Novartis-Google team on "smart" lens for diabetes, farsightedness
Novartis-Google team on lens for diabetes, farsightedness
Karen Weintraub, Special for USA TODAY 11:39 a.m. EDT July 15, 2014
Google is teaming up with pharmaceutical giant Novartis to develop a "smart" contact lens intended to replace reading glasses for people who are farsighted and glucose monitors for those with diabetes.
For the farsighted, the device would work like the autofocus of a camera, allowing them to focus on close-up things like the words in a book. It will be designed to work as a contact lens that is changed out regularly, or as an intra-ocular lens, permanently inserted into the eye during cataract surgery.
For diabetics, the lenses would replace regular finger sticks designed to read out a person's blood glucose level. Instead, the lens will "read" glucose levels in tears, sending information wirelessly to a handheld device that will warn patients when they need to eat or lower their glucose levels.
"These are issues that have been unmet medical needs for quite some time," said Novartis CEO Joseph Jimenez.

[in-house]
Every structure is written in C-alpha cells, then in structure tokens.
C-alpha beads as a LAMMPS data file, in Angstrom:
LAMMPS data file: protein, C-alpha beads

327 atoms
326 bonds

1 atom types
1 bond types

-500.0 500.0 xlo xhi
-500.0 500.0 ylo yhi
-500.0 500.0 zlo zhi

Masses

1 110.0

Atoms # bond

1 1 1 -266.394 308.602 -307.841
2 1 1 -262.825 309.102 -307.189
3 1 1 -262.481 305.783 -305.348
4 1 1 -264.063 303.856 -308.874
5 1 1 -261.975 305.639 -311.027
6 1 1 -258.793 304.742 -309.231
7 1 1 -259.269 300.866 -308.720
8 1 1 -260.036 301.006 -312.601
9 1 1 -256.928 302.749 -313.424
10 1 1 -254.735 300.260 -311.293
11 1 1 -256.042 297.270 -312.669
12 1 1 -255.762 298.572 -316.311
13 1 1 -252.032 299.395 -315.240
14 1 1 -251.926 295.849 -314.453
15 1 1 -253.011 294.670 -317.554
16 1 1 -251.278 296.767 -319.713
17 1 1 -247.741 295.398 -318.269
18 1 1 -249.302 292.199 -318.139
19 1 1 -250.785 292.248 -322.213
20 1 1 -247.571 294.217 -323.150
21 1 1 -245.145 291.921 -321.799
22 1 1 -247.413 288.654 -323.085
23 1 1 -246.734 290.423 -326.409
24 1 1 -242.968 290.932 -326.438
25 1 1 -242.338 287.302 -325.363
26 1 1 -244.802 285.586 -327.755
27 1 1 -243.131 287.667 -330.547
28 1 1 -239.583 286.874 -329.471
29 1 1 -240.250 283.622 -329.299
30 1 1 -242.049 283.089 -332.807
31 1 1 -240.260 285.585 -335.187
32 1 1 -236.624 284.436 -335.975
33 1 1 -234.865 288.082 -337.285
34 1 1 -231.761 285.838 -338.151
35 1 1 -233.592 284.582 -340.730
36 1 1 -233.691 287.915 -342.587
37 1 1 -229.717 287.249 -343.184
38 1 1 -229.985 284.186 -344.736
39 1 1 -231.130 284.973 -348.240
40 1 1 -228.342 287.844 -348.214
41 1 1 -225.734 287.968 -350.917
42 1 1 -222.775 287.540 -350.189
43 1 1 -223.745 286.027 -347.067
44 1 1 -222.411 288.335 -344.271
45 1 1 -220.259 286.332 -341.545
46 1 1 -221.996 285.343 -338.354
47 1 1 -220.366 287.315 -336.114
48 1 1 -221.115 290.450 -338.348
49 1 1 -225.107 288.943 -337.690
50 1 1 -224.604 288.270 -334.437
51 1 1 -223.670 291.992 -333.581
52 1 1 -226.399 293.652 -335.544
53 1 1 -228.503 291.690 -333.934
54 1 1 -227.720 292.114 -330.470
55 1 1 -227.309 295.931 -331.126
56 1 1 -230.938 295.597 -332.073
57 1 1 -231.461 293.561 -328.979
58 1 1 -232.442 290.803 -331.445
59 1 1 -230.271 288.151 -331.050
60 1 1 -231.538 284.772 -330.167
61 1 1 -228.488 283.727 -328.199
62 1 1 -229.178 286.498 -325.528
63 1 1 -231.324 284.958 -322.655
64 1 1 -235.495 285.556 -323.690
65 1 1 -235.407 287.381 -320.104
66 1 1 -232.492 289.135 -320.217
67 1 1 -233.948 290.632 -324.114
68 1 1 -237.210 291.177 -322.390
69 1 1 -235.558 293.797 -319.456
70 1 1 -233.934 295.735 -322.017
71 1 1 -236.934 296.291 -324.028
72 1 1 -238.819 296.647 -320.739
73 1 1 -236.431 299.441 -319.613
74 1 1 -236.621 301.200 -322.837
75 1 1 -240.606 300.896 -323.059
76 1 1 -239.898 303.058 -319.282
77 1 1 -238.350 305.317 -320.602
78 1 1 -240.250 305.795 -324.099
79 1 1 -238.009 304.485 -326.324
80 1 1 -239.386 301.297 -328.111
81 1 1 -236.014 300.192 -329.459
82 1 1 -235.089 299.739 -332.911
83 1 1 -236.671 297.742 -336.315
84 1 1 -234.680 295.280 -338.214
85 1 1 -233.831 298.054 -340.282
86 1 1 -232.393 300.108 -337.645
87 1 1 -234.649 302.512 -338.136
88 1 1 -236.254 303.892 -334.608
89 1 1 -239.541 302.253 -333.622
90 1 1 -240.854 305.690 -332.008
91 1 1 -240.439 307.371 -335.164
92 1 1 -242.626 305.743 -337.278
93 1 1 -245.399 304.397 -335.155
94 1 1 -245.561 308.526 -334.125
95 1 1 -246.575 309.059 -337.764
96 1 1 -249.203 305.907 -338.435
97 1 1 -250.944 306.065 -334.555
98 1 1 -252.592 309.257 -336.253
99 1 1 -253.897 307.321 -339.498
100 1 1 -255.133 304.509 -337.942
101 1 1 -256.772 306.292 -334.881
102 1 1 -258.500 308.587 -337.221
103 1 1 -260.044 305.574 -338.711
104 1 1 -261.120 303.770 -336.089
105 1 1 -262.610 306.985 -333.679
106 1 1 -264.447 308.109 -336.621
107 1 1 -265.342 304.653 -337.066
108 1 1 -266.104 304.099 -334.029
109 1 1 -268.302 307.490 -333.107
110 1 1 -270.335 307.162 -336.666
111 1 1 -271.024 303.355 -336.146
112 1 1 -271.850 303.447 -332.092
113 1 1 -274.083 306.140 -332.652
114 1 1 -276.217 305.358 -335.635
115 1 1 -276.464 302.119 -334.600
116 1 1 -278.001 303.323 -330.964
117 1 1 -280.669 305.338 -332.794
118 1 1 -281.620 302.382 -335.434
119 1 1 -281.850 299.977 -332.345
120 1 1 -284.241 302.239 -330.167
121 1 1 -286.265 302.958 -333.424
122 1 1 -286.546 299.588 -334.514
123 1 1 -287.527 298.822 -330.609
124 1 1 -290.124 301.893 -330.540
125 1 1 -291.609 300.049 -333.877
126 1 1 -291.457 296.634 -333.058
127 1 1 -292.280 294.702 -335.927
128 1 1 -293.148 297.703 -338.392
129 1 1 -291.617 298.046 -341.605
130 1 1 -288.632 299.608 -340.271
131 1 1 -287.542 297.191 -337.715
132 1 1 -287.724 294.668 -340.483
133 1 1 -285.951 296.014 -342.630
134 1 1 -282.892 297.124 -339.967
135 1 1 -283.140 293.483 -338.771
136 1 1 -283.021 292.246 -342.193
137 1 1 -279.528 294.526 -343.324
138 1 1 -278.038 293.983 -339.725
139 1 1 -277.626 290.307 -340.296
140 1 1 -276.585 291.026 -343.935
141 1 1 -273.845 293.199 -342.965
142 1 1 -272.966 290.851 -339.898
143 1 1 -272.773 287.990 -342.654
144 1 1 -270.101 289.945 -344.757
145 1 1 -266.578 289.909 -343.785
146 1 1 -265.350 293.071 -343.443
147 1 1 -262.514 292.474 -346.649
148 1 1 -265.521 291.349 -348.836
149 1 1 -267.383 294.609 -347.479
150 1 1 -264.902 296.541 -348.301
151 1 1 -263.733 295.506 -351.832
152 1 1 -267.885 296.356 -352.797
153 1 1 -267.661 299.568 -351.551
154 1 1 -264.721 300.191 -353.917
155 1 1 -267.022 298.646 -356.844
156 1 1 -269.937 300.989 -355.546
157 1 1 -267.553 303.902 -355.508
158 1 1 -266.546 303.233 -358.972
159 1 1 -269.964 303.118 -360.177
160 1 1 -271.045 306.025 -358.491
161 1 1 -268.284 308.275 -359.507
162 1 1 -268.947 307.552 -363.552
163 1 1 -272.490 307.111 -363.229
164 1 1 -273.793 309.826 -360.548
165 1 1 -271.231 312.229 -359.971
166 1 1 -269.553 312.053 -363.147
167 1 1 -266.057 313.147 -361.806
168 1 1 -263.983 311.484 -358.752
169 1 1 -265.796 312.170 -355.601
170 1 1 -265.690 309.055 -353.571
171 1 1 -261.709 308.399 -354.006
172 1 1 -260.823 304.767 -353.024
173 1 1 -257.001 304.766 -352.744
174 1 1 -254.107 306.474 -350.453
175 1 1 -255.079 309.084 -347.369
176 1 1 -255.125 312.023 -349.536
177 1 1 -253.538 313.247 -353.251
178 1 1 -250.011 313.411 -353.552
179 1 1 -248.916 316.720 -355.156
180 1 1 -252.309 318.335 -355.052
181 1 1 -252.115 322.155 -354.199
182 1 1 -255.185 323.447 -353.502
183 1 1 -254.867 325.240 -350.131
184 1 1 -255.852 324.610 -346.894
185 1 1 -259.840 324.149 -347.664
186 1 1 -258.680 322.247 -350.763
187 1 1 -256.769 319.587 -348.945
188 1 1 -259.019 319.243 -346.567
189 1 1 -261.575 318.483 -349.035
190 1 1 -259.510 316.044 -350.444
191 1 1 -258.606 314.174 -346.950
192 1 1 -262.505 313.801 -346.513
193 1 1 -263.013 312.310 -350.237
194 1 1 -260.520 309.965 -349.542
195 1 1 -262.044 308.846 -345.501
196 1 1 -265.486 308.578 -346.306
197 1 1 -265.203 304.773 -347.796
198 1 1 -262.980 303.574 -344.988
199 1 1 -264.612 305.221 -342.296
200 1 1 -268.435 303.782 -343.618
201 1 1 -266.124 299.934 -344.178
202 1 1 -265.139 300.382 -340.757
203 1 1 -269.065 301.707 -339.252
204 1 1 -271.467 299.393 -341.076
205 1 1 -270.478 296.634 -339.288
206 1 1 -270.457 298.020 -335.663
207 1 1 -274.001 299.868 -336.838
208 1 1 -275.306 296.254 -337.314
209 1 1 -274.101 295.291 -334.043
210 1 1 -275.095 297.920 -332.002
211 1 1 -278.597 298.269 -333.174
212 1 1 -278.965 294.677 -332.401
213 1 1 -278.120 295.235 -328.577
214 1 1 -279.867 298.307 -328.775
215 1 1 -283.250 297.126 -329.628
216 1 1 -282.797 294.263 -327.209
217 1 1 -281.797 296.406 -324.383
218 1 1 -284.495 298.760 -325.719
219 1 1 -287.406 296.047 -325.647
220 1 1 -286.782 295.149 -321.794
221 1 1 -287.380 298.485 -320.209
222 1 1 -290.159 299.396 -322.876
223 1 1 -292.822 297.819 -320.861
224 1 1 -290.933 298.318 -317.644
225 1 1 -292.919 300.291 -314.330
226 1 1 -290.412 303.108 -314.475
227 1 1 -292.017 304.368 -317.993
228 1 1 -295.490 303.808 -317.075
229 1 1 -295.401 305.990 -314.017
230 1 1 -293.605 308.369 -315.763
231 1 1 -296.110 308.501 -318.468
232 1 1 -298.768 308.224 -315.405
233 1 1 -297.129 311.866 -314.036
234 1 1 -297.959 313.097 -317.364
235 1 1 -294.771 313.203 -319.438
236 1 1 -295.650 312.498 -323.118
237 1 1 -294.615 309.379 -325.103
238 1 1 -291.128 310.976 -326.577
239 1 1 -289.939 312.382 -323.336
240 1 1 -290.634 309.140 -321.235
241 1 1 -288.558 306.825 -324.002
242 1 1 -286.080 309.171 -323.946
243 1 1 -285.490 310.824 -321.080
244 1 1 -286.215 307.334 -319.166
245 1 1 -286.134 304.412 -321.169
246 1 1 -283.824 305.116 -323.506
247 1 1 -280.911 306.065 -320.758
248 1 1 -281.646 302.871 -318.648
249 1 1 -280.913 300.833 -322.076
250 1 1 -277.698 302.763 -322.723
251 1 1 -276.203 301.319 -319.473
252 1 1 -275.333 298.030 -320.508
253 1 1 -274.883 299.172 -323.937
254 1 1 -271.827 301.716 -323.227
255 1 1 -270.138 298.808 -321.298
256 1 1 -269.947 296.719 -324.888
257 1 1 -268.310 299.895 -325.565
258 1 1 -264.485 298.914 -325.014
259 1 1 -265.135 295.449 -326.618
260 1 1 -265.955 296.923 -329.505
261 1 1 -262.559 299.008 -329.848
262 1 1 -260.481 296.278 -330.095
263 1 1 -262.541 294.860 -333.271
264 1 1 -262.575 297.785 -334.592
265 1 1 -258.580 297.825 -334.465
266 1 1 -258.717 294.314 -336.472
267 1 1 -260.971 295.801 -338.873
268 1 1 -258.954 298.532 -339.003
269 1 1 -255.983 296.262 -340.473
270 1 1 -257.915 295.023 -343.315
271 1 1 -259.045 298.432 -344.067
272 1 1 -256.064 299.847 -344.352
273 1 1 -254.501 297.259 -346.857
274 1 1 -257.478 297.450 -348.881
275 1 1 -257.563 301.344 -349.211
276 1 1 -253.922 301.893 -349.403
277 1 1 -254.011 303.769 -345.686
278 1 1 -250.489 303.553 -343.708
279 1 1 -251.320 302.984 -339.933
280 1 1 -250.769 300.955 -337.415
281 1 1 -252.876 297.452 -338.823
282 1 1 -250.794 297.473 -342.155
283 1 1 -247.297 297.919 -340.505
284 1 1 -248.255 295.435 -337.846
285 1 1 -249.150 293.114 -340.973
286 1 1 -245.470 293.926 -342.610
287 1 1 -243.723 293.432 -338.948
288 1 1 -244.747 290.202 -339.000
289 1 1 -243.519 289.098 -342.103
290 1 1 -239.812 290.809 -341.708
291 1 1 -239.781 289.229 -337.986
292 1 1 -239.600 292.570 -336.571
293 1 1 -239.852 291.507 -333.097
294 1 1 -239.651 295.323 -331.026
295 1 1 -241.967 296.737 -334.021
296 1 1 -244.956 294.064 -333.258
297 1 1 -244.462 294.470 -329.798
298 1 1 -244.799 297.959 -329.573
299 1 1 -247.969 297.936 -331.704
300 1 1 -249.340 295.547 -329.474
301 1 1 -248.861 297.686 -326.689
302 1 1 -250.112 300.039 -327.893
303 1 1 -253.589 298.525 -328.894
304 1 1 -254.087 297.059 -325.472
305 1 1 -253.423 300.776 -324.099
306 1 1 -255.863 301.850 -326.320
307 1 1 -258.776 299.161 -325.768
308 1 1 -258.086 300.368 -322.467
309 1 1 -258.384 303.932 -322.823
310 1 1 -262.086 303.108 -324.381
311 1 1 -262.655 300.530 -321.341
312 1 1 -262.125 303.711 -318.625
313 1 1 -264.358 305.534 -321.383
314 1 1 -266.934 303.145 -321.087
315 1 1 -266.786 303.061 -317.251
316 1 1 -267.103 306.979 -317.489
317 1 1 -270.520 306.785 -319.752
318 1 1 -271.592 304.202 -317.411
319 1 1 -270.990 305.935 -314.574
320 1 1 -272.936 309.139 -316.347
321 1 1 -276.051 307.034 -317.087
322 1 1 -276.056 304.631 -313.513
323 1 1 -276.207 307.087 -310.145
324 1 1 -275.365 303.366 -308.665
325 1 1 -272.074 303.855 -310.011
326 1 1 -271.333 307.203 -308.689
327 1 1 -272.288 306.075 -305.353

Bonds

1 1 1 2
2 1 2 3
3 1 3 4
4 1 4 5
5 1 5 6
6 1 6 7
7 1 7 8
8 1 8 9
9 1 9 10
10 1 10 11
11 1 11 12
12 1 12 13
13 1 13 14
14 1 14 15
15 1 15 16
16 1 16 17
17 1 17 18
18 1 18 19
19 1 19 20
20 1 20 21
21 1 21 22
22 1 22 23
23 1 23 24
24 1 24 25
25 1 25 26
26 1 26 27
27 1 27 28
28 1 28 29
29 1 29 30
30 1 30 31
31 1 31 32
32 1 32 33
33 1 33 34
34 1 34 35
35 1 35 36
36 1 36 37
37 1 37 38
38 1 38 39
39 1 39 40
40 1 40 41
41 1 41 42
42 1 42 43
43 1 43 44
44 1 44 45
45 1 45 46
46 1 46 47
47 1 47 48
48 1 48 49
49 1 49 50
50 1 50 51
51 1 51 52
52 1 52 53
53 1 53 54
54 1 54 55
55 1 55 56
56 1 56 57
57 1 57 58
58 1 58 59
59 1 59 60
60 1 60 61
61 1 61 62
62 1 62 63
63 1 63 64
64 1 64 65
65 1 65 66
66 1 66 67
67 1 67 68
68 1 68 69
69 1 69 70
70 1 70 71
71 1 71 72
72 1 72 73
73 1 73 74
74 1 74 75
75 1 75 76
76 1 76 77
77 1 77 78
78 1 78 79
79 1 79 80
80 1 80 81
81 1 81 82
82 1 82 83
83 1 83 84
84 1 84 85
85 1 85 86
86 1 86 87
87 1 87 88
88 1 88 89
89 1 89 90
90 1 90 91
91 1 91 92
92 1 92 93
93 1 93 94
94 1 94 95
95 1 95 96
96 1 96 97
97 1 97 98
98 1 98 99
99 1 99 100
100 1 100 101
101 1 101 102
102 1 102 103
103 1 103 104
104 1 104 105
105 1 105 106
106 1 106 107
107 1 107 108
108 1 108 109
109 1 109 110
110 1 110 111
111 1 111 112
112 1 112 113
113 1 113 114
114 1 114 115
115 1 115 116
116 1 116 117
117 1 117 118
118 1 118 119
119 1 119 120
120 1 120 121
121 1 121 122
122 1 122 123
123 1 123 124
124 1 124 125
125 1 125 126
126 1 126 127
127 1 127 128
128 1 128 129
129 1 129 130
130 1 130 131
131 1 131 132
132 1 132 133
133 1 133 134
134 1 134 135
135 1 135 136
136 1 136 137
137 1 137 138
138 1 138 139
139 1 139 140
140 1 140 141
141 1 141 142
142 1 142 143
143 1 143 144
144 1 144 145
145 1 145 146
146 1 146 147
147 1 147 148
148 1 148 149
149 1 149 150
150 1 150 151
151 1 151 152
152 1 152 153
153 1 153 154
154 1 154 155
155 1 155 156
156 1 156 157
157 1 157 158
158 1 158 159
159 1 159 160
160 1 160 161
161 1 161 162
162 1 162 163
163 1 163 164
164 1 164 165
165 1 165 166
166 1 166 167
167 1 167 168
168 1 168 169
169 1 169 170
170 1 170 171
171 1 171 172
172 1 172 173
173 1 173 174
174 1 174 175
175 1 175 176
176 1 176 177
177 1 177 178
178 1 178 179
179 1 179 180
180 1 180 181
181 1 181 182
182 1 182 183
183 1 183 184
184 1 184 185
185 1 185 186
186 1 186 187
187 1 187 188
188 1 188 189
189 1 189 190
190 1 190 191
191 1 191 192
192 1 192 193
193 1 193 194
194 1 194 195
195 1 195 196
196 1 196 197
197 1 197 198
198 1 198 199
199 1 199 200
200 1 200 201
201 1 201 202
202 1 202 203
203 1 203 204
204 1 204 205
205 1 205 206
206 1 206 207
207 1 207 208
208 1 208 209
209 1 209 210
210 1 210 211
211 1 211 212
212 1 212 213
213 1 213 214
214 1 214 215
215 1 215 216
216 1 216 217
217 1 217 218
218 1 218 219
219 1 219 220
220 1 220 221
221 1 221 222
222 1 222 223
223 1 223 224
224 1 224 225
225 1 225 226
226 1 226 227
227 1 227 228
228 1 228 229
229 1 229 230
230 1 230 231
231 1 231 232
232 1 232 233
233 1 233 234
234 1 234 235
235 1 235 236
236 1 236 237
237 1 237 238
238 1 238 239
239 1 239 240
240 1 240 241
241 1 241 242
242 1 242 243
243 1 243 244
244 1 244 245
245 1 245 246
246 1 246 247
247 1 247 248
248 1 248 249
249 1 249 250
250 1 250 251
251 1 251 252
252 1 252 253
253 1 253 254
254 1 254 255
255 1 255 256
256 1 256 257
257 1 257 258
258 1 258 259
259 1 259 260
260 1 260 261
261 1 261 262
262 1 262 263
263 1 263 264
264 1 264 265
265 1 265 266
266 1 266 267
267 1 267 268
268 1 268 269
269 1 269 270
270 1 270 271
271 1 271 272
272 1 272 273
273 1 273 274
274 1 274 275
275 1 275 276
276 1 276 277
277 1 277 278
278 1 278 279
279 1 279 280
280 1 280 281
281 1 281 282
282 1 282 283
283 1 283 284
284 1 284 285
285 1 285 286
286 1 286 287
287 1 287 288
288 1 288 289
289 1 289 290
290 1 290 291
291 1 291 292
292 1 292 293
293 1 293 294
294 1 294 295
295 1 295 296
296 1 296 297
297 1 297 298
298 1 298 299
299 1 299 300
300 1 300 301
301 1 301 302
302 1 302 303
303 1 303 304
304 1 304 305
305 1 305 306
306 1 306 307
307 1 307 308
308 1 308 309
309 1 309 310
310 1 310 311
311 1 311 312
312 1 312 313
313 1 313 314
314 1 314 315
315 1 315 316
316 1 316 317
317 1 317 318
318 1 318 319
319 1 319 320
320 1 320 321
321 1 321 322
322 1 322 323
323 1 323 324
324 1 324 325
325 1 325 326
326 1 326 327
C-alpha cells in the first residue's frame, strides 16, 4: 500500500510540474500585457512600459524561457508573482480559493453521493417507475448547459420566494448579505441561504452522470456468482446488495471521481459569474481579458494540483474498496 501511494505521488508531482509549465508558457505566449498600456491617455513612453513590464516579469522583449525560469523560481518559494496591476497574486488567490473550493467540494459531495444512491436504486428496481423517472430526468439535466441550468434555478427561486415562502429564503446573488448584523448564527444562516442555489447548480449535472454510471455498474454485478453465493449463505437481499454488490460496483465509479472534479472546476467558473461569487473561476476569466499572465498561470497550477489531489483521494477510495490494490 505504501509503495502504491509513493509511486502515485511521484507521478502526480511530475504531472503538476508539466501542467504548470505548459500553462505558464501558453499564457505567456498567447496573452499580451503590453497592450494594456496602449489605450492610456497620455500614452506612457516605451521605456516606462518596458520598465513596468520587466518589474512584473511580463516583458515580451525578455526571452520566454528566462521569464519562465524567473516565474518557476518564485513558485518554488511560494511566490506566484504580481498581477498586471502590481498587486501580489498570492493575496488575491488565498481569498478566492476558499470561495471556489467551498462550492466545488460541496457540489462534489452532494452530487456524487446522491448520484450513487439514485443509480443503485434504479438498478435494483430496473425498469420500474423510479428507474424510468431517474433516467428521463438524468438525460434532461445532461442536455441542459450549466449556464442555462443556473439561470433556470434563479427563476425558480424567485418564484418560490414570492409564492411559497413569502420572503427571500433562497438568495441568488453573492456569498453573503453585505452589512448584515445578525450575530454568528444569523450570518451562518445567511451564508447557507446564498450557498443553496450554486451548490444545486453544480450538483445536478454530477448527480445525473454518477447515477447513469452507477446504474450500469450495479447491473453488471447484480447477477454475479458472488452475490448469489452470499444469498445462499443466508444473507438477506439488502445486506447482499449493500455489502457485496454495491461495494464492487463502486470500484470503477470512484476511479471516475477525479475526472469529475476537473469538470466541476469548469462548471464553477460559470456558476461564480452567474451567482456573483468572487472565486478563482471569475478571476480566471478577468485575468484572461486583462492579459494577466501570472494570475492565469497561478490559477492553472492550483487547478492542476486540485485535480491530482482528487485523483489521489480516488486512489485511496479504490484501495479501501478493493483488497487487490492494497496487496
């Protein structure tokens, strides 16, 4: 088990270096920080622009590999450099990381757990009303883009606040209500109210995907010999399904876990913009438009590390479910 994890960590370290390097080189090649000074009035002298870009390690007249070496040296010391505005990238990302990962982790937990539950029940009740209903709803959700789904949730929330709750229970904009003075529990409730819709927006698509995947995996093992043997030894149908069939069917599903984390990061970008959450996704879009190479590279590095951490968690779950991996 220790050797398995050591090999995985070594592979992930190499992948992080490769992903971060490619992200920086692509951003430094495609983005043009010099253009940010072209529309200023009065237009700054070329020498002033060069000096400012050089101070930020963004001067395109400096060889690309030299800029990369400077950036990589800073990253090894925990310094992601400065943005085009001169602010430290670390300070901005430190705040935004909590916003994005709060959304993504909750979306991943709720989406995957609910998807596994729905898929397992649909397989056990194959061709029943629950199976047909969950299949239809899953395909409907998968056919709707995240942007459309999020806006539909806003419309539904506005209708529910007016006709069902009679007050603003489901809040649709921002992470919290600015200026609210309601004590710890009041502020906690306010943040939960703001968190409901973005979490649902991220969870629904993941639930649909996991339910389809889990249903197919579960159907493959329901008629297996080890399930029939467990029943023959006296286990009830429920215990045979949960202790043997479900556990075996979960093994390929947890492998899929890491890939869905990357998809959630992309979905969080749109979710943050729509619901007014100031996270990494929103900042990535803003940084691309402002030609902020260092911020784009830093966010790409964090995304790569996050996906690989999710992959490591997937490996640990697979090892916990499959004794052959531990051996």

Novartis' eye-care division Alcon, based in Texas, will lead the development work, along with Google X, an innovation lab at the information company's Mountain View, Calif., headquarters.
Jimenez, who said he reached out to Google[x] to broker the deal, hopes the contact will be the first of many technologies the two develop together.
"It was very clear that there could be a very nice synergistic value between bringing high tech together with biology to solve some of the biggest health care issues that we're facing," Jimenez said.
The work is still preliminary, he said, with first testing in people expected to begin next year. It will be a few years at least before the lens can be considered for regulatory approval and reach customers.
He said a price had not been decided for the lenses, and would not disclose how much the two companies will be investing in the project other than to say that it will be "commensurate with the business opportunity."
More than 1.7 billion people worldwide have presbyopia, the medical term for farsightedness, and more than 380 million have diabetes, he said.